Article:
Today a brief note, to serve as a foundation for a Tibetan form of mental discipline in my next essay. This article will be short, but describes something of how we orient ourselves to the world each day, often without knowing how deeply we do so, and suggests a reflective direction to correct the distortions that it causes.
One often hears of arbitrary social divisions, signaled by the catchphrase, “There are two kinds of people in the world,” followed by a description of the proposed types, for example, ” – those who have children and those who do not.” Any kind of contrast, no matter how random or pointless, will do. “There are three kinds of people in the world: those whose favorite color is blue, those whose favorite color is red, and everybody else.” A comical version of this kind of thinking was presented by this Monty Python skit:
If you don’t think that arbitrary distinctions between invented categories is the cause of endless headaches, think of your tax forms. But the division of knowledge into interlocking slices sometimes has the ring of truth and purpose; science itself is a pyramid built on the structural arrangement of data that lays together like stone bricks. There is no complete explanation for reality in science, even in all the sciences. There are only parts of something whole, and these parts appear divided, classified, synthesized together, standing in some relation to each other. Science lays out a neat mosaic; what’s wrong with that?
But science isn’t reality; it’s only a blueprint, an explanatory system that stands apart from reality and which, like a funhouse mirror, reflects it with varying degrees of fidelity. Reality, unlike science or anything else we might imagine, isn’t divided into anything; its only job is to exist, not to explain. It just Is. We are the butchers, cutting what we see into thin slices to be consumed in a proverbial sandwich of partial truth. Stuck within this view of things, we forget that reality persists despite our apparent knowledge, not because of it. The rational mind creates a lack or vaccum of faith as we overthink reality to the point of absurdity, given that the deeper we look, the less we find there (ironically, empty space is what “fills” the majority of subatomic physics). Indeed, we might best say that “the road to hell is paved with good distinctions,” for, as we continue to split what envelops us into data, categories, and distinctions, we soon find that the Whole itself fails to come into view. By looking further within and inside things, we see less of the Whole. We cannot see the universe through an electron microscope.
Still, at our level, in our experience of time, and in continually adapting ourselves to our environment, it is true that decisions must be made, and any apparent success of our lives depends on how well we can distinguish outcomes and predict consequences. It simply seems we cannot do very well without informed decisions, and so we continuously act and must keep acting through choices that present reality as something that seems built out of relations between things. Isn’t that a mature and responsible way to live?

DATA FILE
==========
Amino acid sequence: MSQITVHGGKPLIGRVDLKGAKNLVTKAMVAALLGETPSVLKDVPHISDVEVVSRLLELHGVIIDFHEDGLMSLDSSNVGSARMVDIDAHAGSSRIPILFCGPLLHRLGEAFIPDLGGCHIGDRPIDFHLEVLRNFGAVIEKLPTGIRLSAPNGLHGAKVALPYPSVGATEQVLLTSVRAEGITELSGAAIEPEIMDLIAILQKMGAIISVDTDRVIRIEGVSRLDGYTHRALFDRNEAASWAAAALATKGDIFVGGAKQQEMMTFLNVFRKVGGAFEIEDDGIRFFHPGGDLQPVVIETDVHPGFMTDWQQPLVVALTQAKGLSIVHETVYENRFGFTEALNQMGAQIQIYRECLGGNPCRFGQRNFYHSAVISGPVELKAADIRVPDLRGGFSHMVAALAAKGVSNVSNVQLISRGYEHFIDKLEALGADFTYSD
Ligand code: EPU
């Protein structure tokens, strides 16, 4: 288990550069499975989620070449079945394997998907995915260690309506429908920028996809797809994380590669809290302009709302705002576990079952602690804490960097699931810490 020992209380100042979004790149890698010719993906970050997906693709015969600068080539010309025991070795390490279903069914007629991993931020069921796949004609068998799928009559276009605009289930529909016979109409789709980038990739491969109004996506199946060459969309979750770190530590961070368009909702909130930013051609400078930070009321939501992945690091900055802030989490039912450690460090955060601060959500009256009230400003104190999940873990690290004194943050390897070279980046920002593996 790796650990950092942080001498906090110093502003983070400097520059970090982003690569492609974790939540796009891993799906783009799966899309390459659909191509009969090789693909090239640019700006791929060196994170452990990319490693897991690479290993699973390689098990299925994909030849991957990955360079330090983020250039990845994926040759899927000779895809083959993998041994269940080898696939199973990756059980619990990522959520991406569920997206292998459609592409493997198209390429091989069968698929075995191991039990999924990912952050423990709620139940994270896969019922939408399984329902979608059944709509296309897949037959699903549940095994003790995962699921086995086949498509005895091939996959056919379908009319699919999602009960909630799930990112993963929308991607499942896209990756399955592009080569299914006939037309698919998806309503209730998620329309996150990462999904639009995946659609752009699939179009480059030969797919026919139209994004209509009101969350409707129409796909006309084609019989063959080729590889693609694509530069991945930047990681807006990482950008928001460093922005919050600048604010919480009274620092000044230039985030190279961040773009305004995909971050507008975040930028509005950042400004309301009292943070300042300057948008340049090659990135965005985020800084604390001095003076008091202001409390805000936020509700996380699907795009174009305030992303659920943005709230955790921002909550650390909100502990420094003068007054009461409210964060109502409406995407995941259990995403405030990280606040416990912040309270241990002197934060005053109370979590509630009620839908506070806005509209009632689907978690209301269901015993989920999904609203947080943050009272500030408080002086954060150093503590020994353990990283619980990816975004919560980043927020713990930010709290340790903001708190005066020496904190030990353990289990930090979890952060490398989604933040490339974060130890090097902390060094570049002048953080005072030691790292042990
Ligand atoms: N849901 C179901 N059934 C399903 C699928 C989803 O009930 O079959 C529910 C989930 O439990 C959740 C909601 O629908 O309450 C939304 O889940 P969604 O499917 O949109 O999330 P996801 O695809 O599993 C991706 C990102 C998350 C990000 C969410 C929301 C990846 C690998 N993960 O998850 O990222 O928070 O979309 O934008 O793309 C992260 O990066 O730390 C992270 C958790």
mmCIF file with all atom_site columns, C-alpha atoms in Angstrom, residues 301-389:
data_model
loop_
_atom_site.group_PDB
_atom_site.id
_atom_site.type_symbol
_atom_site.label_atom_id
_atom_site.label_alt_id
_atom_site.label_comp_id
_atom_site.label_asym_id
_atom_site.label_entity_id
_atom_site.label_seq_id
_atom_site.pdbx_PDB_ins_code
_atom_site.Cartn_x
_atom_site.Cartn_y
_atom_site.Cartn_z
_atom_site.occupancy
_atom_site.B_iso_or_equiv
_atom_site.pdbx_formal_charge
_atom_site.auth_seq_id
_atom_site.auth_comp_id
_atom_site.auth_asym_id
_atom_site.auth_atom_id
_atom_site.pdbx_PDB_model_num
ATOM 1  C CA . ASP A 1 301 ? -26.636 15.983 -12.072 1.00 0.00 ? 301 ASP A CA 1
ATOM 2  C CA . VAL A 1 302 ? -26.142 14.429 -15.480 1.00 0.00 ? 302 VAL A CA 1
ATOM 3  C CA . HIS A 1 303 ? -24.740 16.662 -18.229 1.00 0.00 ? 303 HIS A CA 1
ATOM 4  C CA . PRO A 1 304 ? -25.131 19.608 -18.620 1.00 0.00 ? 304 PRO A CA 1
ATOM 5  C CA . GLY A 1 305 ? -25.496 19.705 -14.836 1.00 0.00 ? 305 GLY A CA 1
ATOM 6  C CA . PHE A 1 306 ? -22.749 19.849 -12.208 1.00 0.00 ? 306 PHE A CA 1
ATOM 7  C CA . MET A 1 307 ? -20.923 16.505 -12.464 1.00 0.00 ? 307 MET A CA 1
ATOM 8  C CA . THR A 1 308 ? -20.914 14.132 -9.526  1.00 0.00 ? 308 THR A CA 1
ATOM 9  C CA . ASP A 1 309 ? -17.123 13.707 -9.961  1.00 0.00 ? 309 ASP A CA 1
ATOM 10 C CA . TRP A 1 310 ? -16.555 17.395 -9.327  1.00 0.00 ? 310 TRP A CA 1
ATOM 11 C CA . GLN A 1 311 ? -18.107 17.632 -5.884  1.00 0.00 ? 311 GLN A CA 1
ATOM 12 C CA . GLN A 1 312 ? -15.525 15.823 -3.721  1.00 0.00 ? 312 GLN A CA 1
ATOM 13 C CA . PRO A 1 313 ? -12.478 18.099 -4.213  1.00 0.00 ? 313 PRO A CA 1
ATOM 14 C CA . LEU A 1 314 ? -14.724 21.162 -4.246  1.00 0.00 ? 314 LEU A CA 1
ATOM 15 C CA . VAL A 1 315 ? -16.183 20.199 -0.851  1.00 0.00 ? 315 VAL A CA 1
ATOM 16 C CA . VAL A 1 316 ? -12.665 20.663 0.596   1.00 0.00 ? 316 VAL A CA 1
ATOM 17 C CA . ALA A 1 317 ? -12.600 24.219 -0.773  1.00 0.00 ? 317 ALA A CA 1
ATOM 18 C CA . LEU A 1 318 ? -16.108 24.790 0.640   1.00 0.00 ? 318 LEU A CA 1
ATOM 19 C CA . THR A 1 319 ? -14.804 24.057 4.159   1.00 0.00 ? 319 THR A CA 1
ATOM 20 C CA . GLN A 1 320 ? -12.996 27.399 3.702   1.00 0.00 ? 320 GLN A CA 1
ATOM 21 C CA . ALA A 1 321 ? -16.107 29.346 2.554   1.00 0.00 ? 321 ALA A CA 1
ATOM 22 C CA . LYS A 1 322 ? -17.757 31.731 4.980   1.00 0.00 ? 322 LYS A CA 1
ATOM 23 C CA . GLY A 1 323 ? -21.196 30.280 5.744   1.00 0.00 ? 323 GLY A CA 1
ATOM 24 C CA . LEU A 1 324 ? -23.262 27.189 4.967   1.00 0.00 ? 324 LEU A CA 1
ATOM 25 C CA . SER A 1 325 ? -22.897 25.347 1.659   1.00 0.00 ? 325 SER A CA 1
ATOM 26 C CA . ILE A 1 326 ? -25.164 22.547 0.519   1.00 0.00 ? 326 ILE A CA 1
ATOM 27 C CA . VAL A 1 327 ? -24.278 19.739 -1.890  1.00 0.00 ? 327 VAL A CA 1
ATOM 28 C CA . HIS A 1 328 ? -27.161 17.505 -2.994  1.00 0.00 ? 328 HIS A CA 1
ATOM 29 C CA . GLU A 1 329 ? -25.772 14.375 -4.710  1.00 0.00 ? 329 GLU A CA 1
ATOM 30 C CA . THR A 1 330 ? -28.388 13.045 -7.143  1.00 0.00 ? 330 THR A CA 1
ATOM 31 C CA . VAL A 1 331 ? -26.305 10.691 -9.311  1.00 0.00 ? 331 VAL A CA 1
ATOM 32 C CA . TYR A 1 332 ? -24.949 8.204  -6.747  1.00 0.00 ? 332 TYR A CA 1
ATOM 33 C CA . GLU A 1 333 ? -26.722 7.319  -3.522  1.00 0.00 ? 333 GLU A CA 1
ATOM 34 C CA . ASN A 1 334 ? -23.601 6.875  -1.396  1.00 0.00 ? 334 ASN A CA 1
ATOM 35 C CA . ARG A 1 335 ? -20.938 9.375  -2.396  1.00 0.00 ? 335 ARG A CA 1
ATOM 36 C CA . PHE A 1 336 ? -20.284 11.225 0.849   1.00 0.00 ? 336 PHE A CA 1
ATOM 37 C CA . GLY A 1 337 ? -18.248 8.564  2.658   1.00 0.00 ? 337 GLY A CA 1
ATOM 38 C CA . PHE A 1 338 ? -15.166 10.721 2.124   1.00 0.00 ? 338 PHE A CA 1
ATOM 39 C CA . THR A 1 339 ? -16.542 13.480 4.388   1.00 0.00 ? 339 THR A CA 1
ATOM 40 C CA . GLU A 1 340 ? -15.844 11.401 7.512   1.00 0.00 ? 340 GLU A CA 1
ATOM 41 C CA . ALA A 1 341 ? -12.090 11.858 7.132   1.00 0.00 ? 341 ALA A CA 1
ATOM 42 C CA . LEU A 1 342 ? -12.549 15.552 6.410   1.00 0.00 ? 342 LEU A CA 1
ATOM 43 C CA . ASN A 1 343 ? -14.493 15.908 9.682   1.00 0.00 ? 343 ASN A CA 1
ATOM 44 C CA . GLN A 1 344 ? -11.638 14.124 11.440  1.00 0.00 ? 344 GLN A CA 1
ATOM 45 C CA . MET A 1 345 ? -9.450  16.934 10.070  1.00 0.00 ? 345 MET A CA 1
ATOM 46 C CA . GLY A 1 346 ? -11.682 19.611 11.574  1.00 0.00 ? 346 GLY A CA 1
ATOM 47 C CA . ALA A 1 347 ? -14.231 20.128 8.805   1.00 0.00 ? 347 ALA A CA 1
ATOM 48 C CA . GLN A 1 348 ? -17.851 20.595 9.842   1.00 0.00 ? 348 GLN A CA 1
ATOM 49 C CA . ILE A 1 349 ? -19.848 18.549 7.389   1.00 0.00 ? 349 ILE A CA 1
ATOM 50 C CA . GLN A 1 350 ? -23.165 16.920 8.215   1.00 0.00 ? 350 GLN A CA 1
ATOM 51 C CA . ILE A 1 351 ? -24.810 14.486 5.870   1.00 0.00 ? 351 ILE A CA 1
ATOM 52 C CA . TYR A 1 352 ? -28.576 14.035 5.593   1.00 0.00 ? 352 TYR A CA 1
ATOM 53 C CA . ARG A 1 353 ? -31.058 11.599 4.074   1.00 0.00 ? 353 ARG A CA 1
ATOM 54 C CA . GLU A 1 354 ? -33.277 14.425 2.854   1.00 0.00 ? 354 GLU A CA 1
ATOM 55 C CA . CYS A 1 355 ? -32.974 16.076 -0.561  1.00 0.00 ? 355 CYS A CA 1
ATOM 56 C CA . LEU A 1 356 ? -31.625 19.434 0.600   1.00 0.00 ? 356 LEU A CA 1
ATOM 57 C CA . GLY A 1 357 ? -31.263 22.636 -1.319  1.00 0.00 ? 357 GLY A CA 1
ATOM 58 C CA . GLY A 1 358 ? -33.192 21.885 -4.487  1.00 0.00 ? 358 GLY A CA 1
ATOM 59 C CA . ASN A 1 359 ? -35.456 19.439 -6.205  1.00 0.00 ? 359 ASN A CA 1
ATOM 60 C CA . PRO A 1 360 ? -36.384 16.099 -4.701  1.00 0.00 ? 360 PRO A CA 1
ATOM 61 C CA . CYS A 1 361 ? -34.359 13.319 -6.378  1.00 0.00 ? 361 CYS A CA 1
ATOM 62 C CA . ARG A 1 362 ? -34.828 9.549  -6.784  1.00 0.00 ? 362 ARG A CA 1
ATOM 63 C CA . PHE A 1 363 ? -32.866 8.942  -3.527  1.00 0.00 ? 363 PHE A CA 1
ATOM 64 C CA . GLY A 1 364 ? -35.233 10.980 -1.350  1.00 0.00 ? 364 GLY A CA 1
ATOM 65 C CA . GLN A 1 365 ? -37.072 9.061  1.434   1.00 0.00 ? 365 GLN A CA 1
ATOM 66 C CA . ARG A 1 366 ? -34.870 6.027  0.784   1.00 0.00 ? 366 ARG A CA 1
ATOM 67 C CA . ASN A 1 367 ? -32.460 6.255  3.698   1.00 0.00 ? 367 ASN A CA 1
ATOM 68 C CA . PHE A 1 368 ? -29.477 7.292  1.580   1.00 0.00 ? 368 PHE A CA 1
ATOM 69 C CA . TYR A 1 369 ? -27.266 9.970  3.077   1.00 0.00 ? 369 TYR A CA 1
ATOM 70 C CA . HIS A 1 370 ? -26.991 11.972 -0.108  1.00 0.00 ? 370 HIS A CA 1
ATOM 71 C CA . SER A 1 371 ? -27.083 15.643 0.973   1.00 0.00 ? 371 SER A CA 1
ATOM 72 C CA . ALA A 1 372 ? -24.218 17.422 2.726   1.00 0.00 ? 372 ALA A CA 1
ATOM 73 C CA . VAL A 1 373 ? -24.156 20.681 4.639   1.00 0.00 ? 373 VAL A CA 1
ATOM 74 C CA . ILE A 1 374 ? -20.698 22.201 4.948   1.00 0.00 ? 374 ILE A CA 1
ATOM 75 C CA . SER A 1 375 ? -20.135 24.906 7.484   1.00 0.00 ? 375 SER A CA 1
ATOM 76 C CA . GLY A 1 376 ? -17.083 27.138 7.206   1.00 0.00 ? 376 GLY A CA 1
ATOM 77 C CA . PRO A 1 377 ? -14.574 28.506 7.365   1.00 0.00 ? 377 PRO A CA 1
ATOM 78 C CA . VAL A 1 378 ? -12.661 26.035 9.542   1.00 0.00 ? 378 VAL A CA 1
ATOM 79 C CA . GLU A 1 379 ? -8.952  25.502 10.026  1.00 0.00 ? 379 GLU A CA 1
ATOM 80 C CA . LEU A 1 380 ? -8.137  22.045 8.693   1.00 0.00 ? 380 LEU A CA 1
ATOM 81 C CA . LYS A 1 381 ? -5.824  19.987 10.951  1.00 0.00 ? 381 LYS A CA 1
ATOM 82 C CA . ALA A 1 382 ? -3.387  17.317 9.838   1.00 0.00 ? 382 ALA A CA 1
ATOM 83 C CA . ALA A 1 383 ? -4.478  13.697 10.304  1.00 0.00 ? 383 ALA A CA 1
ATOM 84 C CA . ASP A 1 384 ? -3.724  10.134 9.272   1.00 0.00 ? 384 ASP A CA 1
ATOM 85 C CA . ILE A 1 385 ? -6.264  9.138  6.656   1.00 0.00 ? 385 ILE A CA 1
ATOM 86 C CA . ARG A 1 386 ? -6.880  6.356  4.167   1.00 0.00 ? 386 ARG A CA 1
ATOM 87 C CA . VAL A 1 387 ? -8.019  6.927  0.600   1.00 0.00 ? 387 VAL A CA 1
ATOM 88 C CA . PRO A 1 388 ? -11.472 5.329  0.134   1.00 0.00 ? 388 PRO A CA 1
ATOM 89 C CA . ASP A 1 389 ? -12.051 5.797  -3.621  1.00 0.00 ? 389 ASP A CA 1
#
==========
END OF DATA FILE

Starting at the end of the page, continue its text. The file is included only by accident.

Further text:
What is lost is this question: how well do our decisions and the distinctions that frame or sense of reality really serve the consciousness of living within a Whole? By seeing the world as a matrix of choices, relations, and oppositions, we in turn fail to experience it as a totality and are instead forced to live obsessing about parts and components. Every decision slices experience further. What can be done to experience and be more whole with the Whole?
As a succinct alternative, a thought experiment, we might try following fewer distinctions, as these lead to fewer distractions, which in turn lead to fewer desires. Baizhang Huaihai, a Zen master who lived in the 8th century, was once asked about the proper way to practice, to which he replied, “Don’t cling; don’t seek.” The answer came in the form of these two negatives, two indications of what not to do, rather than any instruction of how to act. What Baizhang offered seems confusing and evasive – until we realize that the command “don’t” is the actual task. Zen is not a place you can aim for, navigate toward, or arrive at. When your mind stops acting “mindfully,” Zen comes to you.
To be sure, Baizhang didn’t attain Zen mastery without discerning distinctions or without seeking Zen. In fact, he pioneered rules for monastic discipline, the Pure Rules of Huai Hai, which are used today in many Zen monasteries. But his case proves that, if some distinctions, distractions, or desires are worth indulging in, the ones that really work are those that help us transcend them in the first place, and these are recognizable because they give us the experience of a larger universe, not of a world image that, while shrinking and imploding, causes us to go further into it out of anxious concern. That mirage is a distinction borne of ourselves, not reality.
Where Tibetan thought took this form of mental discipline is the topic of our next occasion together. Until then.